In total, 151 answers were collected from the survey. From the submitted pictures of the injuries, more than 80% showed symptoms that were assessed to be associated with herbicides. The plants most affected were tomato, chili and pepper. Of the analysed liquid plant nutrition products, 10 contained residues of clopyralid. The concentration in the products ranged from 0.098 to 3.0 mg / kg. This should be put in relation to the fact that tomato plants can get visible damages from low μg / kg. Clopyralid was found also in leaf and fruit samples of tomato. However, in three examined pelleted plant nutrients no pesticide residues were detected. The bioassay confirmed the results from the lab analysis, all collected products with liquid organic plant nutrients gave symptoms to the exposed plants.

The overall picture shows that liquid organic plant nutrients sold to Swedish consumers in 2020 have been contaminated by the herbicide clopyralid and probably resulted in tens of thousands of plants destroyed and financial losses for many recreational growers. Several different brands of liquid organic plant nutrients were contaminated with clopyralid. This is explained by the fact that vinasse to a large extent is purchased from a few large wholesalers and originate from a limited number of producers, mainly German companies, which manufactures plant nutrients for several different brands. The raw material originates from France, Germany and Poland where clopyralid and aminopyralid are used in much larger to a greater extent than in Sweden. The recreational growers who responded to the survey are just the tip of an iceberg. Many more are most likely affected without knowledge of the underlying cause. FOR therefore urges everyone who considers themselves affected to contact the manufacturers for compensation both for the purchased product and for the damaged plants. FOR also assumes that the manufacturers of plant nutrition, based on vinasse, can guarantee that their products are completely free from herbicide residues by the growing season 2021. If the manufacturers cannot guarantee this, it is not possible to recommend recreational growers to use their products.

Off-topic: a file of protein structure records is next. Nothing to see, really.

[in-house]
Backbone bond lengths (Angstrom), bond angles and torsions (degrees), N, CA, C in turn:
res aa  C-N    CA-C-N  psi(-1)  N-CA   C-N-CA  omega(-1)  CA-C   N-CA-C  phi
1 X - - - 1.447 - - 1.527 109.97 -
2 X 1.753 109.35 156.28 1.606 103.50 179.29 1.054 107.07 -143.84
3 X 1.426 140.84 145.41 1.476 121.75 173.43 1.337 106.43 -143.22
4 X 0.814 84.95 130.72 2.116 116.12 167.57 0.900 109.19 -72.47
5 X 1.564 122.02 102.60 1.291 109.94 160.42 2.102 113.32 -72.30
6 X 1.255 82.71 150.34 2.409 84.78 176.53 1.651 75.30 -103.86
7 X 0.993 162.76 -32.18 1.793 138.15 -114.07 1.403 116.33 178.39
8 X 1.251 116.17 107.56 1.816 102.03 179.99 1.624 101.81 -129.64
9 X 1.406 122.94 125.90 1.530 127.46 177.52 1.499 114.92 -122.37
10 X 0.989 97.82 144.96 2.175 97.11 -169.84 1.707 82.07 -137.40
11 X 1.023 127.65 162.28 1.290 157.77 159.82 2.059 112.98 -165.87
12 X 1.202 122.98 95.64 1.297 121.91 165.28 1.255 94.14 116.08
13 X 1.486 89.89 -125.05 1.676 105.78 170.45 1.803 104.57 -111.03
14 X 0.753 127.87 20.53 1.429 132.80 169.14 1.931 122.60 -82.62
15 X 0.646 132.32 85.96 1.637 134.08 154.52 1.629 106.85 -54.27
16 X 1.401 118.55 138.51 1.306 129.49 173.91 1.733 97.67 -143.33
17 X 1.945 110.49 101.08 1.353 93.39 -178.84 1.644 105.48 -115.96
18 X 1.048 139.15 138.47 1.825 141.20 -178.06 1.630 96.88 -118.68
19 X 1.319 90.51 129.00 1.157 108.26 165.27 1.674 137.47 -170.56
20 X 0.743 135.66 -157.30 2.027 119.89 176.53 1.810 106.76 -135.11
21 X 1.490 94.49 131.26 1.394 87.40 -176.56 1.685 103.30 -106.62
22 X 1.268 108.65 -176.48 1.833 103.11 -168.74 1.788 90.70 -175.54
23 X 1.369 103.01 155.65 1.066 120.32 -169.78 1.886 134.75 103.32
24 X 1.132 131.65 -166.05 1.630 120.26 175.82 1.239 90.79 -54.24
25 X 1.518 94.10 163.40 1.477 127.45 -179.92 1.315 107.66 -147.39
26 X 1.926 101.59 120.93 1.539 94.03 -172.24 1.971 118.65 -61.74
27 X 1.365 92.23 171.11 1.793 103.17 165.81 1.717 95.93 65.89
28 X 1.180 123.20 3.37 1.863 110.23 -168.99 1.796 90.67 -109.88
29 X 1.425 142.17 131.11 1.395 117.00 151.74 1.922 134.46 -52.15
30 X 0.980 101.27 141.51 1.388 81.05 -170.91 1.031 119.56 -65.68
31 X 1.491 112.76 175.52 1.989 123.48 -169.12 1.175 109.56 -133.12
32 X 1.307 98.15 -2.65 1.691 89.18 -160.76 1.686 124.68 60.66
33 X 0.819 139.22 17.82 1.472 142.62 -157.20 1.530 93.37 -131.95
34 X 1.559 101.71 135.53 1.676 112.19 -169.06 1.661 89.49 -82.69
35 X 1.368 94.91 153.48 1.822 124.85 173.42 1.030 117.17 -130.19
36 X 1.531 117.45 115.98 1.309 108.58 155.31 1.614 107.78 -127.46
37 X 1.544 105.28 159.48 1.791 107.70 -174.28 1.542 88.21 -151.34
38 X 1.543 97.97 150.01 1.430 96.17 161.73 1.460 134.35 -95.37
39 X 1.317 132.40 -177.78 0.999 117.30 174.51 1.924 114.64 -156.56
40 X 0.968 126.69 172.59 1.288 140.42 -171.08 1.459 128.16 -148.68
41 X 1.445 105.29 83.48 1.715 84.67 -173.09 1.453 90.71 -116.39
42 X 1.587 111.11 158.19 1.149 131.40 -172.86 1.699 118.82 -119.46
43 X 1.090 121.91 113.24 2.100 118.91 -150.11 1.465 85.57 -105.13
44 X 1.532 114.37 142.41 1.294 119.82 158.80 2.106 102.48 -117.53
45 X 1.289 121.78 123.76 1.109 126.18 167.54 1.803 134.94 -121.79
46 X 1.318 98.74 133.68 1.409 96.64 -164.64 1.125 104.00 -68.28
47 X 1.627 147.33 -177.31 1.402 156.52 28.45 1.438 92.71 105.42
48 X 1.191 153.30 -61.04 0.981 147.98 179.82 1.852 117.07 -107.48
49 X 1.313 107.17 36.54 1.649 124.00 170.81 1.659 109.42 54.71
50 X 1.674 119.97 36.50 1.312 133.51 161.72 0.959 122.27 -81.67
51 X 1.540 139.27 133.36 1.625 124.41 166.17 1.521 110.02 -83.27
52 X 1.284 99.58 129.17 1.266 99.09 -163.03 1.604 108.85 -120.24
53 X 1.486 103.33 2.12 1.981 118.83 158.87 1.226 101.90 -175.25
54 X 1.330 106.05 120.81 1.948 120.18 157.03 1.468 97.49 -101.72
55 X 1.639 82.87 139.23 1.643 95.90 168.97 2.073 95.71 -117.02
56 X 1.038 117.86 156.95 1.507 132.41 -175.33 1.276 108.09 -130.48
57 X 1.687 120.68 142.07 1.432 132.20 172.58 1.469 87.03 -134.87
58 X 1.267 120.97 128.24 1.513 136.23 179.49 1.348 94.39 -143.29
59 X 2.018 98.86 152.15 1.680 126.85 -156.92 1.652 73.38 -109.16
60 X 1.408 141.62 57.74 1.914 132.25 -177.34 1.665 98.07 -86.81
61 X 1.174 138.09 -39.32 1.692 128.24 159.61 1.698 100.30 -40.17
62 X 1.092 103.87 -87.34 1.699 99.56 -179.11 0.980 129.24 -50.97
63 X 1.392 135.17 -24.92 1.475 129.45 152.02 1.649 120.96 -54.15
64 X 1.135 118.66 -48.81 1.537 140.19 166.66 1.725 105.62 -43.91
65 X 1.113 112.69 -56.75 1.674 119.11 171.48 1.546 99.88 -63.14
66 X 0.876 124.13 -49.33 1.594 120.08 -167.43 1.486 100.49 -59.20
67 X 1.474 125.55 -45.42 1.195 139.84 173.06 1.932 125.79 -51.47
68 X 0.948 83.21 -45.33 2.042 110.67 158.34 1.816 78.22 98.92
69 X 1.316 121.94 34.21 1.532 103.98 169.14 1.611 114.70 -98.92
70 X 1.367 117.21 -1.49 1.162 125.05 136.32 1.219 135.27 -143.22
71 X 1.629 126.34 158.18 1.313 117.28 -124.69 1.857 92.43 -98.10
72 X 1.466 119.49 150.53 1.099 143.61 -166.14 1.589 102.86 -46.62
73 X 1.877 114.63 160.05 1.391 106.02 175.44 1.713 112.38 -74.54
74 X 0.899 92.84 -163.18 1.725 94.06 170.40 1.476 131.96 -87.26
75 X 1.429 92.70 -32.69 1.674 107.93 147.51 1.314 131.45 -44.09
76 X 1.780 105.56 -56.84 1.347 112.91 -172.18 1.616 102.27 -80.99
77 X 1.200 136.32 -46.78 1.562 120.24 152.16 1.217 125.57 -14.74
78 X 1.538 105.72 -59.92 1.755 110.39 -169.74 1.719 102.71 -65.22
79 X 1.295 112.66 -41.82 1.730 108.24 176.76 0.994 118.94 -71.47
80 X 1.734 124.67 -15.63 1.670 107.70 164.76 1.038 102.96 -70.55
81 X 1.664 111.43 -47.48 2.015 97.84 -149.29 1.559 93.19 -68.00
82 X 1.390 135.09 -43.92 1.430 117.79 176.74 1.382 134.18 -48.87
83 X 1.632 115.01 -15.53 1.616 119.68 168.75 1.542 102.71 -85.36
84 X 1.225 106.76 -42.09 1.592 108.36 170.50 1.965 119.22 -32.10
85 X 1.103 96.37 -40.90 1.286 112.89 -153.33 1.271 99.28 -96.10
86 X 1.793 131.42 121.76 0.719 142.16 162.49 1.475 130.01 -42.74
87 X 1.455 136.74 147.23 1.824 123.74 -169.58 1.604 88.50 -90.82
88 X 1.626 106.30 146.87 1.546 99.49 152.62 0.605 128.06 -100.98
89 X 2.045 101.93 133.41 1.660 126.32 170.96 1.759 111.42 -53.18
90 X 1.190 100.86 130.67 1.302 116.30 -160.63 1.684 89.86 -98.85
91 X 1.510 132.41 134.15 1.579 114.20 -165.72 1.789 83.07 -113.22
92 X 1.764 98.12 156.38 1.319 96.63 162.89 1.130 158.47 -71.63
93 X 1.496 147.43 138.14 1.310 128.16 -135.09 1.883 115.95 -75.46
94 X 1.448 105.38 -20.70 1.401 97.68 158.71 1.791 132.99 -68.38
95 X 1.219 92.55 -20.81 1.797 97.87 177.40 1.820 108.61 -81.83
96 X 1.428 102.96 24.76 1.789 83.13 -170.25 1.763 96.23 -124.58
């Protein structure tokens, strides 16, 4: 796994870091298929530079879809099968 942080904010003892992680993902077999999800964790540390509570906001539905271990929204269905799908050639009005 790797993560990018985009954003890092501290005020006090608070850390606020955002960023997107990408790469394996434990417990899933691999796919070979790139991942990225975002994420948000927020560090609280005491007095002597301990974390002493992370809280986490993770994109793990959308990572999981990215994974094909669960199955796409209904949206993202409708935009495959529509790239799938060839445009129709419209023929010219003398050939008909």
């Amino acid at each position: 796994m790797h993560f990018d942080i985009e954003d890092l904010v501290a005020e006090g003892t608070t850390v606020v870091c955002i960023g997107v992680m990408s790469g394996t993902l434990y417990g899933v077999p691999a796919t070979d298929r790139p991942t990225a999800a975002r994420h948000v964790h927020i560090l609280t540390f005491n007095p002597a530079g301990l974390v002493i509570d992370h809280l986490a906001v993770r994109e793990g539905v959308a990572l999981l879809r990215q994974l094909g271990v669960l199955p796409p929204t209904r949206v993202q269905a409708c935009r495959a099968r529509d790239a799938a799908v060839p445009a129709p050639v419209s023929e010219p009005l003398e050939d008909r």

I first time encountered problems in 2010 with a fertilizer containing vinasse. It has taken long time to get the issue noticed and many people though that I am some kind of tin foil hat wearing paranoid nut, when I talked about the possible herbicide residue in fertilizers. So please be aware of the risks of contamination in the organic fertilizers, because it is a real issue.

Sari
Last edited by svalli on Tue Jun 29, 2021 6:47 am, edited 1 time in total.
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Re: herbicide residues in horse manure

#17

Post: # 49586Unread post Bower
Tue Jun 29, 2021 6:37 am

That's terrible, Sari. When you can't even buy a product labeled organic and be safe... !!! It's crazy. :evil:

The horse manure which I got here, also turned out to be the perfect amendment to my container mix. It's retaining moisture much better and the plants are large and healthy and setting lots of fruit, putting up with our weather extremes quite well. My thanks to bjbebs for showing his plants using well rotted horse manure in containers, I would not have thought of it otherwise. Fantastic stuff.
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Re: herbicide residues in horse manure

#18

Post: # 49588Unread post bjbebs
Tue Jun 29, 2021 8:04 am

My current manure source is from a large stable of a dozen horses. Pasture fed outside the barn that has had no chemical applied. But what they eat inside is of more concern. No control over this food source.

I use the manure fresh and composted. If applied and tilled in, its age does not matter. Manure from a horse is more of an ammendment than a fertilizer. My garden at home sees a few trailer loads a year.

As Bower said, manure composted along with leaves, etc. makes up the bulk of my container mixes. Always keep a small pile tucked away that sits. It's this dark, heavy stuff I use in containers.